New pig rules could erase bacon from California menus




San Francisco, California: Even as restaurants struggled to survive during the Covid lockdown in California, many fear they will not remain open if new rules result in their being unable to serve customers bacon and other pork dishes.

In 2018, California voters approved a proposition that requires ranchers to provide more living space for breeding pigs, egg-laying chickens and veal calves.

While veal and egg producers say they can meet the new standards, only 4 percent of hog operations comply with the new rules.

It is likely that California will lose nearly all of its pork supplies, much of which comes from Iowa, and the alternative is that pork producers will face higher costs to regain a key market.

Producers say time is running out for them, noting that consumers in California purchase roughly 15 percent of all pork produced in the United States.

"We are very concerned about the potential supply impacts and therefore cost increases," said Matt Sutton, the public policy director for the California Restaurant Association, as quoted by Associated Press.

However, Jeannie Kim, who operates SAMS American Eatery in San Francisco, said her breakfast diner could be near-bankrupt within months if she cannot serve bacon.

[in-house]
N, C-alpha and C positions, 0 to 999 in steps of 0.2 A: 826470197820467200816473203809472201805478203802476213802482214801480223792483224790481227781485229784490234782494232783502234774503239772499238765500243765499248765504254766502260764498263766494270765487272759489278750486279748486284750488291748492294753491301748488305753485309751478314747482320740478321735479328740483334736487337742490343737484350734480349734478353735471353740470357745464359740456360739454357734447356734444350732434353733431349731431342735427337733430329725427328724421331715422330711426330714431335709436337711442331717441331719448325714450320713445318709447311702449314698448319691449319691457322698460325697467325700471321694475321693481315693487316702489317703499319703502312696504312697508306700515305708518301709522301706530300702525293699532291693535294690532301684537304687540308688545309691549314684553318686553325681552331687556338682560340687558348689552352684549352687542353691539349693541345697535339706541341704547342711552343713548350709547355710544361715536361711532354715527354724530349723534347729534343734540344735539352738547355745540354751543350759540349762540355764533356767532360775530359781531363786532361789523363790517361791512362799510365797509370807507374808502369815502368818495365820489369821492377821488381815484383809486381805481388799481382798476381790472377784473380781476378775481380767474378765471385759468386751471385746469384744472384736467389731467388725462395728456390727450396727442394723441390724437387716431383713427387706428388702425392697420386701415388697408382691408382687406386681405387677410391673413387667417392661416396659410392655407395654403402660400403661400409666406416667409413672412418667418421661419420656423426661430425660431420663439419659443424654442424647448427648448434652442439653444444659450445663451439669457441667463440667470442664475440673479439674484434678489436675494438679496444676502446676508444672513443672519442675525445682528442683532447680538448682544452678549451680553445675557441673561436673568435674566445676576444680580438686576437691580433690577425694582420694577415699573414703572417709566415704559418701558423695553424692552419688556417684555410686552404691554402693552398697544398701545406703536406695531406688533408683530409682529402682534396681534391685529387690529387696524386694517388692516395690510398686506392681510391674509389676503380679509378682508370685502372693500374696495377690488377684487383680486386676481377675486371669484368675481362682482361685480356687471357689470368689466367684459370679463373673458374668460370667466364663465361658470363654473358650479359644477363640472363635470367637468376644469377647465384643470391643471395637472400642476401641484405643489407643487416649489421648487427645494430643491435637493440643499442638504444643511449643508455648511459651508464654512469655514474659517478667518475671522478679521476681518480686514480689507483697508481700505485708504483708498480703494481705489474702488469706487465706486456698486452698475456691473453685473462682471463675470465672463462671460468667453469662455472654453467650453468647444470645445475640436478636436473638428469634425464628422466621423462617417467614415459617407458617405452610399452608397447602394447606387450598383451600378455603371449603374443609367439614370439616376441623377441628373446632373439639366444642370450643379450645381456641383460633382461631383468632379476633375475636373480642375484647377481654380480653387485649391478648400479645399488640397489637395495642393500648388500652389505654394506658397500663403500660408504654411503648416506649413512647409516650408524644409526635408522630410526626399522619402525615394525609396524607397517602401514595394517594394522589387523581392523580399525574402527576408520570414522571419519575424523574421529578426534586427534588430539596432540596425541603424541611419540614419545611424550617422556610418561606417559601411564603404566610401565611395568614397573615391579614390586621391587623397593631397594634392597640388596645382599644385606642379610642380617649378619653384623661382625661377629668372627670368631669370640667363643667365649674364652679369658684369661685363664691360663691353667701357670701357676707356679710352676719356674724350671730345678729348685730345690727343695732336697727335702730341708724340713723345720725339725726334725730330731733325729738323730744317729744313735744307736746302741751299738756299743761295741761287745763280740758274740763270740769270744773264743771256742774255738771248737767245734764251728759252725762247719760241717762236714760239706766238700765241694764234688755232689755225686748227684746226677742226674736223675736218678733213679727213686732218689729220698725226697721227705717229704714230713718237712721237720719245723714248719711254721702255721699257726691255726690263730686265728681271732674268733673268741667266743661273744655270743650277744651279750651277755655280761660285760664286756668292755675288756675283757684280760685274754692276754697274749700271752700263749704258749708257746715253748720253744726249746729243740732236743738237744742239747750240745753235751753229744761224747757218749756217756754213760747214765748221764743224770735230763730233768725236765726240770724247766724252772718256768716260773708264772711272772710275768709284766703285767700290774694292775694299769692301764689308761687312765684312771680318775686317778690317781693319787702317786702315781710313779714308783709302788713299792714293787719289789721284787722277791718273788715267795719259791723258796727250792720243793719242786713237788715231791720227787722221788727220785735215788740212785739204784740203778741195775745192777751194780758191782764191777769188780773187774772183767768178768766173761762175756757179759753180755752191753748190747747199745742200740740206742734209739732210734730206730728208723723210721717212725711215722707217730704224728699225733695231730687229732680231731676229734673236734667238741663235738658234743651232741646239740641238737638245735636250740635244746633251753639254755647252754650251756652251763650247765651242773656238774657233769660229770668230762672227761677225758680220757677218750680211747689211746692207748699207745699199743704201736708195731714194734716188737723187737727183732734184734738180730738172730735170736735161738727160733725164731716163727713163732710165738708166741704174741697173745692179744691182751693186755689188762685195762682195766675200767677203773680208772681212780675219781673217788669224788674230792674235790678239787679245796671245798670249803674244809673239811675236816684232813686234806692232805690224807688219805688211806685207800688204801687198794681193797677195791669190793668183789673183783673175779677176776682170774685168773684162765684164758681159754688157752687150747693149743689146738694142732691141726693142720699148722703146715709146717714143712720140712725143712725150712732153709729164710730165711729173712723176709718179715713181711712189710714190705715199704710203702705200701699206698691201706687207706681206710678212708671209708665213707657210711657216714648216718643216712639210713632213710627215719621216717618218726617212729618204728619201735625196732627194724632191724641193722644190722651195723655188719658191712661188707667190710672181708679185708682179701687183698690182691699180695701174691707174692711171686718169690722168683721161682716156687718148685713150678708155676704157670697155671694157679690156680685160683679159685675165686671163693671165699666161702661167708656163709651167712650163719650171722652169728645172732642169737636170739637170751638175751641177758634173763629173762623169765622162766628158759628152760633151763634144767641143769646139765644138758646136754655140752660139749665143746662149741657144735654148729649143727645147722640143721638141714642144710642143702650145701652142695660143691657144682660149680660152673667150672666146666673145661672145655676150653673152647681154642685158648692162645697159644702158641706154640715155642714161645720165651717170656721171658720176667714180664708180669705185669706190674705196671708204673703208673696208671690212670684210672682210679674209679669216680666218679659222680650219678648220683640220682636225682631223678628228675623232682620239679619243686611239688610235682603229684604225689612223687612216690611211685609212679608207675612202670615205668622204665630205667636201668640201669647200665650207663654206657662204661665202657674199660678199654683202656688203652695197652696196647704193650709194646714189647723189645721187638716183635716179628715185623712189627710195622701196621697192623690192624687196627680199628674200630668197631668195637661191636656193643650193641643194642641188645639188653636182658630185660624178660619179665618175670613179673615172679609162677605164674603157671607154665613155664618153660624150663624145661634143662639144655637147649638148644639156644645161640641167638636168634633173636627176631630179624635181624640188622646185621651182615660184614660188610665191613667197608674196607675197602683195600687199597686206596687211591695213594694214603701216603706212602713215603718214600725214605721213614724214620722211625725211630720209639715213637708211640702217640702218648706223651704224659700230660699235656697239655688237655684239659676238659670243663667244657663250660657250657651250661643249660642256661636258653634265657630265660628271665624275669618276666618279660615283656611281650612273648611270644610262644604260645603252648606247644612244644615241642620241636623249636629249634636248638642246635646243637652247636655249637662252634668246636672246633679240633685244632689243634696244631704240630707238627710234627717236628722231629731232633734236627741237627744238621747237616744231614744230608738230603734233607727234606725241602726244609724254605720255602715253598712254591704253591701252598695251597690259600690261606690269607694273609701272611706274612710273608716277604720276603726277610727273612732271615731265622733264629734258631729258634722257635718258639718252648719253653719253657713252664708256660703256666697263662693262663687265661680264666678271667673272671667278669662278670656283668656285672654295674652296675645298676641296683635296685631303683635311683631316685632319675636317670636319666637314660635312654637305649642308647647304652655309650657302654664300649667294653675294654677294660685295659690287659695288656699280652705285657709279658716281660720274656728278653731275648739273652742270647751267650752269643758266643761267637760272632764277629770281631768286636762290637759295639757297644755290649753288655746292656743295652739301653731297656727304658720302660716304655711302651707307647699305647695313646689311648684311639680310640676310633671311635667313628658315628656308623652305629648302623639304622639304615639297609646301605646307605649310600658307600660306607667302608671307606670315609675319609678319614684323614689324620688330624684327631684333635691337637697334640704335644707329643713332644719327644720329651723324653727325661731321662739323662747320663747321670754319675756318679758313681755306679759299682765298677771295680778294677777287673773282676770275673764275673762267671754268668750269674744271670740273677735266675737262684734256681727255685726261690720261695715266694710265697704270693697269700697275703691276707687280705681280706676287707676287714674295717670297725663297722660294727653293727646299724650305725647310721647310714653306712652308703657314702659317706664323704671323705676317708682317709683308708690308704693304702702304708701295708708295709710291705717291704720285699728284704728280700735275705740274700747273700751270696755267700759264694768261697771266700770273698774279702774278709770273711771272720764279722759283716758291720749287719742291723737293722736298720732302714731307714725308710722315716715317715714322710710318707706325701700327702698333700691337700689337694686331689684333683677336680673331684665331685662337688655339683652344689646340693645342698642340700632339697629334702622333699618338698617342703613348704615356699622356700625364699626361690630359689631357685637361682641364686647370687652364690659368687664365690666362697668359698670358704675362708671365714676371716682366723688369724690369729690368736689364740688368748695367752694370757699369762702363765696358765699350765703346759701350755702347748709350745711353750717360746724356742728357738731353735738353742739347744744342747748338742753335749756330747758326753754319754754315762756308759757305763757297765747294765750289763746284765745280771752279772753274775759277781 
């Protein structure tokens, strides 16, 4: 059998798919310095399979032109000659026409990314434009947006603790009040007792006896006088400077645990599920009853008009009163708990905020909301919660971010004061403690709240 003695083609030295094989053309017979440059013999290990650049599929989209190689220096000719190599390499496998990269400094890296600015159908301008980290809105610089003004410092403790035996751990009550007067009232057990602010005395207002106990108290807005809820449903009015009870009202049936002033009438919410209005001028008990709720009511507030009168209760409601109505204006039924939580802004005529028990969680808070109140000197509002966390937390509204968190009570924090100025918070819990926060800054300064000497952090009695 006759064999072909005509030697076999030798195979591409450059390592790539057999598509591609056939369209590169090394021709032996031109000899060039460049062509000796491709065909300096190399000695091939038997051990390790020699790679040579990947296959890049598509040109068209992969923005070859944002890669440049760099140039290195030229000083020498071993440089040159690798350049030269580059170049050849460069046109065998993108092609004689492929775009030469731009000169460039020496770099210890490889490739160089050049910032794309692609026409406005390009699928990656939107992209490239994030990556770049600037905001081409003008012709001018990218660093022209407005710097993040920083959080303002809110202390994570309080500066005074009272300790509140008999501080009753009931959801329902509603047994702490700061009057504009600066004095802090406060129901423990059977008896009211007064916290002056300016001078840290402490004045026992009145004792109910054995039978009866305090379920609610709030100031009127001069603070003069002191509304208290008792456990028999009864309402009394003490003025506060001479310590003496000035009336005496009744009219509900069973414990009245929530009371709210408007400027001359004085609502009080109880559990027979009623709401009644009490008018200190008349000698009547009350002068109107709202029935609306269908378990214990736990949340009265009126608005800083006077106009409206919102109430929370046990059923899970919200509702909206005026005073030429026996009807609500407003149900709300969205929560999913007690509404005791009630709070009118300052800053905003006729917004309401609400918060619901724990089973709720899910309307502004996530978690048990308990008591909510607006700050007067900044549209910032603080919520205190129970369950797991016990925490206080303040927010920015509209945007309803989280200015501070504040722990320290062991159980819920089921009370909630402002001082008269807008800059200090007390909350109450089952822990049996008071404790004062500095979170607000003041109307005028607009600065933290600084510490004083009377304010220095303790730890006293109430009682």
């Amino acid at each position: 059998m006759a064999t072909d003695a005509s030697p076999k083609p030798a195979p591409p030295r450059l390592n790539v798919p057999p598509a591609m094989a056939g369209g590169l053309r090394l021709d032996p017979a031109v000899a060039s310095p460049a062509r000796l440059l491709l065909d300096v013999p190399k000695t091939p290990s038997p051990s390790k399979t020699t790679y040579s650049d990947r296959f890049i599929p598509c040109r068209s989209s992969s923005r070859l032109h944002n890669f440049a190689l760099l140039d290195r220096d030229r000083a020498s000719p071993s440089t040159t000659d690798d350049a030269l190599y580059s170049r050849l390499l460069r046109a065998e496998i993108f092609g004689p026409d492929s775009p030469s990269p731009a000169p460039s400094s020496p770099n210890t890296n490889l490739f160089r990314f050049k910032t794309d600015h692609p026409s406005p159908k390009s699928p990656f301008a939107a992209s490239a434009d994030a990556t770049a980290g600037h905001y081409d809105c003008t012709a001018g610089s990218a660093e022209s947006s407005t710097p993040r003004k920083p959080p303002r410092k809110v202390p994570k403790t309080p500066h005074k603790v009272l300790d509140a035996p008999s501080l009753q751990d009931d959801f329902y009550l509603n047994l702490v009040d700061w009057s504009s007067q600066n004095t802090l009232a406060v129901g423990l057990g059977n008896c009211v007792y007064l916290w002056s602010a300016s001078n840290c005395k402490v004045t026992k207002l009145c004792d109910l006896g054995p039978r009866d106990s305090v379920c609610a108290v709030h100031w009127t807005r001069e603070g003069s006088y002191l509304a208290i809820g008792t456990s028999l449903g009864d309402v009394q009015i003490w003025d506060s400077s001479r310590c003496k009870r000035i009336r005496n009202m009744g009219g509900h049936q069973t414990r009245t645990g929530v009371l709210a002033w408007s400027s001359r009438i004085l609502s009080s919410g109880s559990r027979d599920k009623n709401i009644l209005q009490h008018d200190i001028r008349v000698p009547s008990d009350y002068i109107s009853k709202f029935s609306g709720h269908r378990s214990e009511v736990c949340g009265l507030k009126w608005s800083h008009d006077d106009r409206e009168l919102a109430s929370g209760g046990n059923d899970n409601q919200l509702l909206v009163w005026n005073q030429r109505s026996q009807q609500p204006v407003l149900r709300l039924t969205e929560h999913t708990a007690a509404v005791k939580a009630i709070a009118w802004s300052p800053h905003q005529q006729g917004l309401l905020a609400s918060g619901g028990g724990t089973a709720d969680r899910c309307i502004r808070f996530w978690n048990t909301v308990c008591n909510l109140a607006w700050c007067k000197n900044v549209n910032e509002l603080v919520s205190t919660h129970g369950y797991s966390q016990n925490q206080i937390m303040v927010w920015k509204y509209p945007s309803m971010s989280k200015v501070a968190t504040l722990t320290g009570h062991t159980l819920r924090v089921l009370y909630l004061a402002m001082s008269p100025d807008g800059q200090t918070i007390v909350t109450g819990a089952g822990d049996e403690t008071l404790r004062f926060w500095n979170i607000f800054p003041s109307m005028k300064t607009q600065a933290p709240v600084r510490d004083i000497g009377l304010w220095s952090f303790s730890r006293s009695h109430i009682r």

"Our number one seller is bacon, eggs and hash browns. It could be devastating for us," she told Associated Press.

Hog farmers throughout the nation said they have not complied with the new rules because California had not yet issued details on the new standards.

The California Department of Food and Agriculture said that while detailed regulations are not yet available, the key rules about space have been known for years.

Meanwhile, the pork industry has filed lawsuits, but courts have supported the California law. Also, the National Pork Producers Council and a group of California restaurants have asked Gov. Gavin Newsom to postpone enforcement of the pork rules.

Meanwhile, Iowa farmer Dwight Mogler said the changes California are demanding would cost him $3 million and force him to reduce his hog herds from 300 to 250.

"The question to us is, if we do these changes, what is the next change going to be in the rules two years, three years, five years ahead?" Mogler asked, according to the Associated Press.